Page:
Texas Businessman Pleads Guilty to Conspiracy to Obstruct Justice in Connection with Venezuela Bribery Scheme
A former procurement officer of Venezuela’s state-owned and state-controlled energy company, Petroleos de Venezuela S.A. (PDVSA), pleaded guilty today for his role in a scheme to obstruct an investigation relating to bribes paid by the owner of U.S.-based companies to Venezuelan government officials in exchange for securing additional business with PDVSA and payment priority on outstanding invoices.
Assistant Attorney General Brian A. Benczkowski of the Justice Department’s Criminal Division, U.S. Attorney Ryan K. Patrick of the Southern District of Texas and Special Agent in Charge Mark Dawson of U.S. Immigration and Customs Enforcement’s Homeland Security Investigations (HSI) in Houston made the announcement.
Alfonso Eliezer Gravina Munoz (Gravina), 56, of Katy, Texas, who previously worked for PDVSA in Houston, Texas, pleaded guilty before U.S. District Judge Kenneth M. Hoyt of the Southern District of Texas in Houston to one count of conspiracy to obstruct an official proceeding. Gravina is scheduled to be sentenced on Feb. 19, 2019 before Judge Gary H. Miller. He was charged by indictment on Nov. 15.
Gravina pleaded guilty on Dec. 10, 2015 to one count of conspiracy to launder money and one count of making false statements on his federal income tax return. Gravina’s plea agreement in that case was a cooperation plea agreement, and it contemplated the possibility that the United States would make a motion to reduce his sentence based on his cooperation. Under the terms of the plea agreement, Gravina agreed to participate in interviews as requested by the United States, and to provide “truthful, complete and accurate information” to government agents and attorneys.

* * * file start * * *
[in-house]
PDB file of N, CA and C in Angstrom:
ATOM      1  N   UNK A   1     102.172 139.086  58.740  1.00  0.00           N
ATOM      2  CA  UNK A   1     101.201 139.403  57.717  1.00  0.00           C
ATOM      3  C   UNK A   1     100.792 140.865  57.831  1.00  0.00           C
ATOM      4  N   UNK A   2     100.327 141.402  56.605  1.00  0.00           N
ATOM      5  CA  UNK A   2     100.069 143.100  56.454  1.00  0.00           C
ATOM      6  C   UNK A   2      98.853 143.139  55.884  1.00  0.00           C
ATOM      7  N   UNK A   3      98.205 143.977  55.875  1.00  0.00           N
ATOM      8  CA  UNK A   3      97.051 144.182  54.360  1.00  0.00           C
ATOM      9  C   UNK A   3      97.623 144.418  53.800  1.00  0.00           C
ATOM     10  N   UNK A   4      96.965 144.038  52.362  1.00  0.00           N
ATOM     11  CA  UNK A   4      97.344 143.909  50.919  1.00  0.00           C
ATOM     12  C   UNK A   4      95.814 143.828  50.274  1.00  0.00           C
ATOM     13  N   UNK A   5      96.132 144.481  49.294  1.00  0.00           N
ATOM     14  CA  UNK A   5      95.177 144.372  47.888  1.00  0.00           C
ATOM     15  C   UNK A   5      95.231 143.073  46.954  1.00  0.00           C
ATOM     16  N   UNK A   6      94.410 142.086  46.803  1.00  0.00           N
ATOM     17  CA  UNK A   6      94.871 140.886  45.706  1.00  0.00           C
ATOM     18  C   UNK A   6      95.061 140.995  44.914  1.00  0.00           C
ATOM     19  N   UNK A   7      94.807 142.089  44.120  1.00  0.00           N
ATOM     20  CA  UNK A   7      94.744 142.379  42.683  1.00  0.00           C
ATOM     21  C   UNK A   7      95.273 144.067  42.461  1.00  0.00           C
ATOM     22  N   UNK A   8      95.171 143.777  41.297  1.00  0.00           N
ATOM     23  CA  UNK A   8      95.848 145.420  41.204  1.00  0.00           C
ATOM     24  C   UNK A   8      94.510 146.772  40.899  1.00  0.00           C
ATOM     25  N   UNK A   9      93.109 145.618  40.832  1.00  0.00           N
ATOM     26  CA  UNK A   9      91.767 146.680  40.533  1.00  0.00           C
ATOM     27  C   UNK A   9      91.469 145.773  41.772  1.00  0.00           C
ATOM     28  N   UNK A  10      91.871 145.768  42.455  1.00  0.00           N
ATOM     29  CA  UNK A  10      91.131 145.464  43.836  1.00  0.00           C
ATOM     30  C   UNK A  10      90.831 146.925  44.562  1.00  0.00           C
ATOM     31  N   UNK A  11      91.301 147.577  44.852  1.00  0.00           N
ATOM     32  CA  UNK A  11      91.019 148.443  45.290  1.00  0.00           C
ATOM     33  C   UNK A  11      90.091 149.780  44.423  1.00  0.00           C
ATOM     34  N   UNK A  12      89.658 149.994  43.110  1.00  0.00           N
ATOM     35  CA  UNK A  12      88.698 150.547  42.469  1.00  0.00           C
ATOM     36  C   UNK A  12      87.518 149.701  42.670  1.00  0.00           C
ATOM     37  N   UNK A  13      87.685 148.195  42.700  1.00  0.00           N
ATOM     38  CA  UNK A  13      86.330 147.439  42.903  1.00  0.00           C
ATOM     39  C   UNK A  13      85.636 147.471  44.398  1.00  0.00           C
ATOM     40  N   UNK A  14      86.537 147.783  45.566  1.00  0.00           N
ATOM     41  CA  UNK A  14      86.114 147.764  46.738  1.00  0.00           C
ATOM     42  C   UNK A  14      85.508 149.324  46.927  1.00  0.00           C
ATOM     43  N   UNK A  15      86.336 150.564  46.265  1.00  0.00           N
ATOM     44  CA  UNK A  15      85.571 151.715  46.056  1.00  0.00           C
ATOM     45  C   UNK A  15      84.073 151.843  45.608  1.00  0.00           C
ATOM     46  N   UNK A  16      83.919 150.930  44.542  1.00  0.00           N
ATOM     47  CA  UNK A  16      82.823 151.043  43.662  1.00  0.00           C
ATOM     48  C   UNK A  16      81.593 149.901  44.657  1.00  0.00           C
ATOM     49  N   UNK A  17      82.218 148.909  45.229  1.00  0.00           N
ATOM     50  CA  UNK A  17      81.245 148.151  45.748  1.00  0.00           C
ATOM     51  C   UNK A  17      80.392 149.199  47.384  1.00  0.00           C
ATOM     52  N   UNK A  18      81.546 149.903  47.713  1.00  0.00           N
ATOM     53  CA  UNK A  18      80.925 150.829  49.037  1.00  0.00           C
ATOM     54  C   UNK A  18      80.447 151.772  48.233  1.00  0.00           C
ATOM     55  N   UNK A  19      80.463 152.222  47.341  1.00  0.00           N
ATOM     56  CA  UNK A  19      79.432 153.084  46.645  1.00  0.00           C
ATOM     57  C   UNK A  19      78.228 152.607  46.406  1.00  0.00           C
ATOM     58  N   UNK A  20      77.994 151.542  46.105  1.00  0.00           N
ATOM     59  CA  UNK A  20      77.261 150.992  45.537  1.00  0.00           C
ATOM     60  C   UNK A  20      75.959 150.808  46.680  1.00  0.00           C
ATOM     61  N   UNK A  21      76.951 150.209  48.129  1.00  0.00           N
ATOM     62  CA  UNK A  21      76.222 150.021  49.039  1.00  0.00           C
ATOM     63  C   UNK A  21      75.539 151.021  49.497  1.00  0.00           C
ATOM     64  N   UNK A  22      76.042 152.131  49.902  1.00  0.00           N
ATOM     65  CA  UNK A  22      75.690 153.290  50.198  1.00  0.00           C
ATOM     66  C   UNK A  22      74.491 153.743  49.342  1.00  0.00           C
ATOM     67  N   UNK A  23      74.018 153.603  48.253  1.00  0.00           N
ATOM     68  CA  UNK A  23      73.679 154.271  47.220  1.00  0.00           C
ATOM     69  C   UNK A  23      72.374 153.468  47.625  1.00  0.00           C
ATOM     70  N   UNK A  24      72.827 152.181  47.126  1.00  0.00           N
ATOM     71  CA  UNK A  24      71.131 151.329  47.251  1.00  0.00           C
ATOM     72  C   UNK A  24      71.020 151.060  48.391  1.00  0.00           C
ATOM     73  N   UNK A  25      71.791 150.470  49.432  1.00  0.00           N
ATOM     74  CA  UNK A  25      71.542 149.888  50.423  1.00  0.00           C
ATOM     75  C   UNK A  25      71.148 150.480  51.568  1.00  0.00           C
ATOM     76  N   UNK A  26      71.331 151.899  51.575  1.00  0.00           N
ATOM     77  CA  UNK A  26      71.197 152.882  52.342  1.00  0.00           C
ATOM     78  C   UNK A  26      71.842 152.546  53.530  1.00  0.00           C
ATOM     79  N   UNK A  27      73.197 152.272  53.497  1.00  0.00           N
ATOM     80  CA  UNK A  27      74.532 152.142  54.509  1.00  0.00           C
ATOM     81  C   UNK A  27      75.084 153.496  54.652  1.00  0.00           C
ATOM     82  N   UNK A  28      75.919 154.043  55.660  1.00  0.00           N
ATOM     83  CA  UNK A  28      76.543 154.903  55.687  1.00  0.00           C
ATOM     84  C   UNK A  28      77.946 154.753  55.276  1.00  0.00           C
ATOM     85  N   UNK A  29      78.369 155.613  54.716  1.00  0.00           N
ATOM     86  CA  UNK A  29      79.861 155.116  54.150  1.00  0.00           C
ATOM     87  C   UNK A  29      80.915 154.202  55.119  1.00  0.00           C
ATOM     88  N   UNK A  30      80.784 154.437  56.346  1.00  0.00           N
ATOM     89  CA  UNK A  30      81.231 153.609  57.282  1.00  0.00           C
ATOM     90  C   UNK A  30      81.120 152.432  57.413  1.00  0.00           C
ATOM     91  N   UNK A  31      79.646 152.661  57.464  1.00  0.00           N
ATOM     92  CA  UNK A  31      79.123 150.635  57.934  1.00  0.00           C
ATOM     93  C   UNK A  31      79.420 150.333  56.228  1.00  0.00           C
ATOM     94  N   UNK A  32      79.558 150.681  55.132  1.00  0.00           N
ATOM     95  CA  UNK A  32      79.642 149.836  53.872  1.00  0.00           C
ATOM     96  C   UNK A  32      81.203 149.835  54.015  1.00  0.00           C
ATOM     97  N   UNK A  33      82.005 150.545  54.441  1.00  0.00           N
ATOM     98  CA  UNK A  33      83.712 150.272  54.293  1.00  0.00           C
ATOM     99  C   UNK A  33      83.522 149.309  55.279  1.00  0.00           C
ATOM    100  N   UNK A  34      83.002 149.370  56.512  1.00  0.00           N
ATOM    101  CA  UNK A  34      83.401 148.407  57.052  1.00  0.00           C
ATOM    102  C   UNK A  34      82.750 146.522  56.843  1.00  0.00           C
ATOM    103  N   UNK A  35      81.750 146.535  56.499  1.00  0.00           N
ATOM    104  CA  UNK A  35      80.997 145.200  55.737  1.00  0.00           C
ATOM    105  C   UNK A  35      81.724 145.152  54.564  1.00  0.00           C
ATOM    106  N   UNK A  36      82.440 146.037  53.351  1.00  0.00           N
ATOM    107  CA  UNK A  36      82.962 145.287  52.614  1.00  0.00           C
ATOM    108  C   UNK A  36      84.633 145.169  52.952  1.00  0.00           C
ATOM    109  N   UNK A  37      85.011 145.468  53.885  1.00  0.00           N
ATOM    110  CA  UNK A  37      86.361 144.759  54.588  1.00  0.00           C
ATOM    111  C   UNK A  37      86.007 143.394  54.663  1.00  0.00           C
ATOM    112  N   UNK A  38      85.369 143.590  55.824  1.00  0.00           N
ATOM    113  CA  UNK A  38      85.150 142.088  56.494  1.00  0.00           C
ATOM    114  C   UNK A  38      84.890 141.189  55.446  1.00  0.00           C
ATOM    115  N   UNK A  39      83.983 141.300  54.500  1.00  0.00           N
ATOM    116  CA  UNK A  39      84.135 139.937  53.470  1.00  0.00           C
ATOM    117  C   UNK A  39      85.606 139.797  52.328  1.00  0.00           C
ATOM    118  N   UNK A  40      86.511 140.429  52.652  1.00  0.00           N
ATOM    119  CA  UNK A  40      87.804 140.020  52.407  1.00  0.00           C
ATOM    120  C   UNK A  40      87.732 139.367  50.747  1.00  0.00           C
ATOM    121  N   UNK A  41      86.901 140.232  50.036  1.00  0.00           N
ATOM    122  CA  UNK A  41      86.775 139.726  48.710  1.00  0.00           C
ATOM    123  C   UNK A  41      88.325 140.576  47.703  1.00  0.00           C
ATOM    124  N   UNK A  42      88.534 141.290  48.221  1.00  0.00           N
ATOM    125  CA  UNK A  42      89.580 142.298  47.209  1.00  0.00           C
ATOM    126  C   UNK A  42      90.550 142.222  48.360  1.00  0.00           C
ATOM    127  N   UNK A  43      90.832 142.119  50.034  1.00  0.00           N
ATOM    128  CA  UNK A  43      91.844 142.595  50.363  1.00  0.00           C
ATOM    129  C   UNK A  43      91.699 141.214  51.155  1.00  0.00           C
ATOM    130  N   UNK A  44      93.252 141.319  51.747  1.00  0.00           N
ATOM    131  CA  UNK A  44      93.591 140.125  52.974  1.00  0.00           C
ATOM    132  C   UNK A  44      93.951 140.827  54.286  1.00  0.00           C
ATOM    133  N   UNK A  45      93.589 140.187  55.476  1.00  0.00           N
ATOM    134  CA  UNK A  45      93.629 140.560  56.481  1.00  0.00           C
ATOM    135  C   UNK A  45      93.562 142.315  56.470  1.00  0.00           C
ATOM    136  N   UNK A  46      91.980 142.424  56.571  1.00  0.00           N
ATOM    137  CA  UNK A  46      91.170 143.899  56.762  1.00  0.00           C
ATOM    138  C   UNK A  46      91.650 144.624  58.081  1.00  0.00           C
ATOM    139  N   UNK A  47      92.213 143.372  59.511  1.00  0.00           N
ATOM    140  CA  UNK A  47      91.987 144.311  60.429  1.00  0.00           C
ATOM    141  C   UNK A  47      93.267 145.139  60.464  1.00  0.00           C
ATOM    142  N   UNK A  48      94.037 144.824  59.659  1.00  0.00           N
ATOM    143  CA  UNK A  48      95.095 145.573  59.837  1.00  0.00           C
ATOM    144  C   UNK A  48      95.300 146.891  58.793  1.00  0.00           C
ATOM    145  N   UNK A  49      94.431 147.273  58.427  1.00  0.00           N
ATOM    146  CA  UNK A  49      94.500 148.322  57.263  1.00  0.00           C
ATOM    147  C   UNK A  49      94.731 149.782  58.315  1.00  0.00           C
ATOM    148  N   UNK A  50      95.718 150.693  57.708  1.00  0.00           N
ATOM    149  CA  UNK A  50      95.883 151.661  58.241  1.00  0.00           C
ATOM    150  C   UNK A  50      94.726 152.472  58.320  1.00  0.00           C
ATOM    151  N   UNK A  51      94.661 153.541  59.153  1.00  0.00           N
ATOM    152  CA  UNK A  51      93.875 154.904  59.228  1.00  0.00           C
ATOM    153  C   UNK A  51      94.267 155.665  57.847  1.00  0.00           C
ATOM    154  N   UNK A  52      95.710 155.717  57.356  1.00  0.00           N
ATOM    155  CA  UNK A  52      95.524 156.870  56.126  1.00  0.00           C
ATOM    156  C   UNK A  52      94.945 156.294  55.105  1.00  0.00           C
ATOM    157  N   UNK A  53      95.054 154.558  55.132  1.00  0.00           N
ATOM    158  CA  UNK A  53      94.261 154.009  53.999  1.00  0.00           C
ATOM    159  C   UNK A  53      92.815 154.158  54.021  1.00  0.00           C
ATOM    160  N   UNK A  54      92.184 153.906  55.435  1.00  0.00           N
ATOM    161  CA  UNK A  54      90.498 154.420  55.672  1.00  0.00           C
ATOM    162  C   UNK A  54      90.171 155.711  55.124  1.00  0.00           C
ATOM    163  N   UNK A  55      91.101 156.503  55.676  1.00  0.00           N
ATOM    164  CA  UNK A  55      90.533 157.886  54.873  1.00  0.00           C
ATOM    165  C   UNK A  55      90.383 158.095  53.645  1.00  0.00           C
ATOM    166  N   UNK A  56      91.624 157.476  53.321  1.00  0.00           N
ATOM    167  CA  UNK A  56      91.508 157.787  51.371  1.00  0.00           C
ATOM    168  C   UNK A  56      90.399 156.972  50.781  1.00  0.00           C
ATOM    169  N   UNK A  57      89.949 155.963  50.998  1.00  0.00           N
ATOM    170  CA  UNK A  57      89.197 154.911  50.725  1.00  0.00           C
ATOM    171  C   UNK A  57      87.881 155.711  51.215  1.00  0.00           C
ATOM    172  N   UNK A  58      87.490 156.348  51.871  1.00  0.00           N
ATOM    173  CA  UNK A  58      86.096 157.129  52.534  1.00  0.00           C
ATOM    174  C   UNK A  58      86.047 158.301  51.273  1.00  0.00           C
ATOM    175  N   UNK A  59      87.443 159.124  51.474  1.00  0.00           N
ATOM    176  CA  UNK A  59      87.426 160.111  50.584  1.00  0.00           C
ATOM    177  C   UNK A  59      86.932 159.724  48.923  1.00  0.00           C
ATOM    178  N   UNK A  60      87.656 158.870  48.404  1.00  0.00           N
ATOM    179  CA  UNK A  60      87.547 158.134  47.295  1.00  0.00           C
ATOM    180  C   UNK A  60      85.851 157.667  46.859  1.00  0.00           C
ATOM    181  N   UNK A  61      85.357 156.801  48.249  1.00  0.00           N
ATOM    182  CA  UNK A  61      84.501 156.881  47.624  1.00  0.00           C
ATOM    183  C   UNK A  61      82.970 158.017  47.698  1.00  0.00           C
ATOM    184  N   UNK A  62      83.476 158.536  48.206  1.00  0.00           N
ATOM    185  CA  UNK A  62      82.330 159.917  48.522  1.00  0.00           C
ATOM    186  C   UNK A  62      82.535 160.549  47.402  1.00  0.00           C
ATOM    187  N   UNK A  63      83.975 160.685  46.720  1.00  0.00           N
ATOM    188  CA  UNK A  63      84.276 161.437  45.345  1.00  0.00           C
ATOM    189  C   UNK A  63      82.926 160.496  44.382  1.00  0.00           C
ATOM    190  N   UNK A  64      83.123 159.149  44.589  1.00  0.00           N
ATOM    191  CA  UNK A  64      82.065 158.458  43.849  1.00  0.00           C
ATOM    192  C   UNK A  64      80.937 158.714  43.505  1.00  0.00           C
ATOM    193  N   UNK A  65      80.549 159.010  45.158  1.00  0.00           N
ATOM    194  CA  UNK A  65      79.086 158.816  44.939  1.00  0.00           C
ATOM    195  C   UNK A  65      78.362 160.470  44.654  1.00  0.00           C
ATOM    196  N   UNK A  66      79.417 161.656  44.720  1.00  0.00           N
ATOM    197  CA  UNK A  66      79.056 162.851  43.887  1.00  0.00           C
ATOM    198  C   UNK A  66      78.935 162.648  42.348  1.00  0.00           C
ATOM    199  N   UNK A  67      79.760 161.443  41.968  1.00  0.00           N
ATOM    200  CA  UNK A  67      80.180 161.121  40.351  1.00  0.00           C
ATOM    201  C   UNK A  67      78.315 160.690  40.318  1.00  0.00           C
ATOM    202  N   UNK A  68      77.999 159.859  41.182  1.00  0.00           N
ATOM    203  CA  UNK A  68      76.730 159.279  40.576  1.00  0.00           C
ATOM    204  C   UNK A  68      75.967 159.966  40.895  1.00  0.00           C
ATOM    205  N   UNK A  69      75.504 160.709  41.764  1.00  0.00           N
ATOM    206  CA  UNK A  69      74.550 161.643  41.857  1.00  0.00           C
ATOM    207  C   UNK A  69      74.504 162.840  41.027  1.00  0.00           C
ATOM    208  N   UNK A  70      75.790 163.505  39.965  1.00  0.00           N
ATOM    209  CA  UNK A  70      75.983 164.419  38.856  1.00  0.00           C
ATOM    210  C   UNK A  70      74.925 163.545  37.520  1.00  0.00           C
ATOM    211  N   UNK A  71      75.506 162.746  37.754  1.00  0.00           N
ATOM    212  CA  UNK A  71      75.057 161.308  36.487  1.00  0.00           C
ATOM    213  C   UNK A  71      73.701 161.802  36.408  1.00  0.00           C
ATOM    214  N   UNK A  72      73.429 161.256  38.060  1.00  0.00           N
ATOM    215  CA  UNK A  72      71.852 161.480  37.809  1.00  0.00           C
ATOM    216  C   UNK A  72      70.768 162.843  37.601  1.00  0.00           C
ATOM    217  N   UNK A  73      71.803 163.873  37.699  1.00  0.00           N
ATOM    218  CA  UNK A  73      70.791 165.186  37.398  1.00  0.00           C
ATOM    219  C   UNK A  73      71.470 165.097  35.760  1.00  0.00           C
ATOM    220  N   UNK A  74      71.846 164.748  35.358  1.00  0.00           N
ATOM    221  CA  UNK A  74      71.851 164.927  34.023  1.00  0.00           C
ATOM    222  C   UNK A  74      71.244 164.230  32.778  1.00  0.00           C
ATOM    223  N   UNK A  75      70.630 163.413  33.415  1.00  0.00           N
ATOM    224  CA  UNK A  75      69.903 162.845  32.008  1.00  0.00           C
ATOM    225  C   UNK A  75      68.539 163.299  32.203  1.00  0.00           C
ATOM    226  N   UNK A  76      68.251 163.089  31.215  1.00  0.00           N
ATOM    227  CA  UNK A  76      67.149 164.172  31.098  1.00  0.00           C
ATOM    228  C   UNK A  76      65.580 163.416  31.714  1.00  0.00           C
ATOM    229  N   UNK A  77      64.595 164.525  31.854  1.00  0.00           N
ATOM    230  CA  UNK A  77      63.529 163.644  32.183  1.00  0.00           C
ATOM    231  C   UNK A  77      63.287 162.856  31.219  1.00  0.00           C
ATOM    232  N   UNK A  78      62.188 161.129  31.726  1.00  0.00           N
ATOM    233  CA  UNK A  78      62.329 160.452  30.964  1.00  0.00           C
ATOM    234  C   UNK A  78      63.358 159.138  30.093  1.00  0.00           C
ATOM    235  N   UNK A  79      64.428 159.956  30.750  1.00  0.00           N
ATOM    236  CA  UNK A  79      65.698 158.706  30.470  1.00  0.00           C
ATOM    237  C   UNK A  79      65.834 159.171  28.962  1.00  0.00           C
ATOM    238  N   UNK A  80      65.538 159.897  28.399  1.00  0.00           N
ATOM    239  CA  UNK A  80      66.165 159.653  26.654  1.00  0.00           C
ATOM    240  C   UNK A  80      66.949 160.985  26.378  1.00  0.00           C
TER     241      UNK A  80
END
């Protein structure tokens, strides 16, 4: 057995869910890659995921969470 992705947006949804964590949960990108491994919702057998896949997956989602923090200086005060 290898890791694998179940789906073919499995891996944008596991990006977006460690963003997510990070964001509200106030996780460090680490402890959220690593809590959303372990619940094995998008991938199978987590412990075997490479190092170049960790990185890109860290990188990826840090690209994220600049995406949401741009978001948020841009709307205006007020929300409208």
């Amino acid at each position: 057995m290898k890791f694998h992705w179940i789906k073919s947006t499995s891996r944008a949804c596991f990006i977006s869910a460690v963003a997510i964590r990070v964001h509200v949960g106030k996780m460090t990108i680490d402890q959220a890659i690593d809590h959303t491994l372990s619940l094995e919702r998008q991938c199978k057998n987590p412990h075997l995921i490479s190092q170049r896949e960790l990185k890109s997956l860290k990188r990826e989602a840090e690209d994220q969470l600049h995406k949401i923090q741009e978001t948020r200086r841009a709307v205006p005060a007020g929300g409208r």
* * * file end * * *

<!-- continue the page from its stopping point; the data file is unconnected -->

According to admissions made in connection with Gravina’s plea in this case, after his plea in December 2015, Gravina met periodically with HSI special agents to provide information regarding corruption at PDVSA. Despite knowing that U.S. government authorities were investigating corruption at PDVSA, and, specifically, that at the beginning of 2018 the government was focusing on bribes paid by companies controlled by an individual referred to as Co-Conspirator 1 in the indictment in this case, Gravina concealed facts about Co-Conspirator 1’s bribe payments to PDVSA officials in his interviews with the government. In addition, Gravina informed Co-Conspirator 1 that U.S. government authorities were investigating Co-Conspirator 1, and provided Co-Conspirator 1 with information about the investigation, including the topics discussed in Gravina’s meetings with the government. This passing of information led to the destruction of evidence by Co-Conspirator 1 and others, and to Co-Conspirator 1’s attempt to flee the country in July 2018.
Gravina becomes the latest individual to plead guilty as part of a larger, ongoing investigation by the U.S. government into bribery at PDVSA. Including Gravina, the Justice Department has announced the guilty pleas of a total of 15 individuals in connection with the investigation.
HSI Houston is conducting the ongoing investigation with assistance from HSI in Boston and Madrid, as well as from IRS Criminal Investigation. Trial Attorneys Sarah E. Edwards and Sonali D. Patel of the Criminal Division’s Fraud Section and Assistant U.S. Attorneys John P. Pearson and Robert S. Johnson of the Southern District of Texas are prosecuting the case. Assistant U.S. Attorney Kristine Rollinson of the Southern District of Texas is handling the forfeiture aspects of the case.
The Fraud Section is responsible for investigating and prosecuting all FCPA matters. Additional information about the Justice Department’s FCPA enforcement efforts can be found at www.justice.gov/criminal/fraud/fcpa.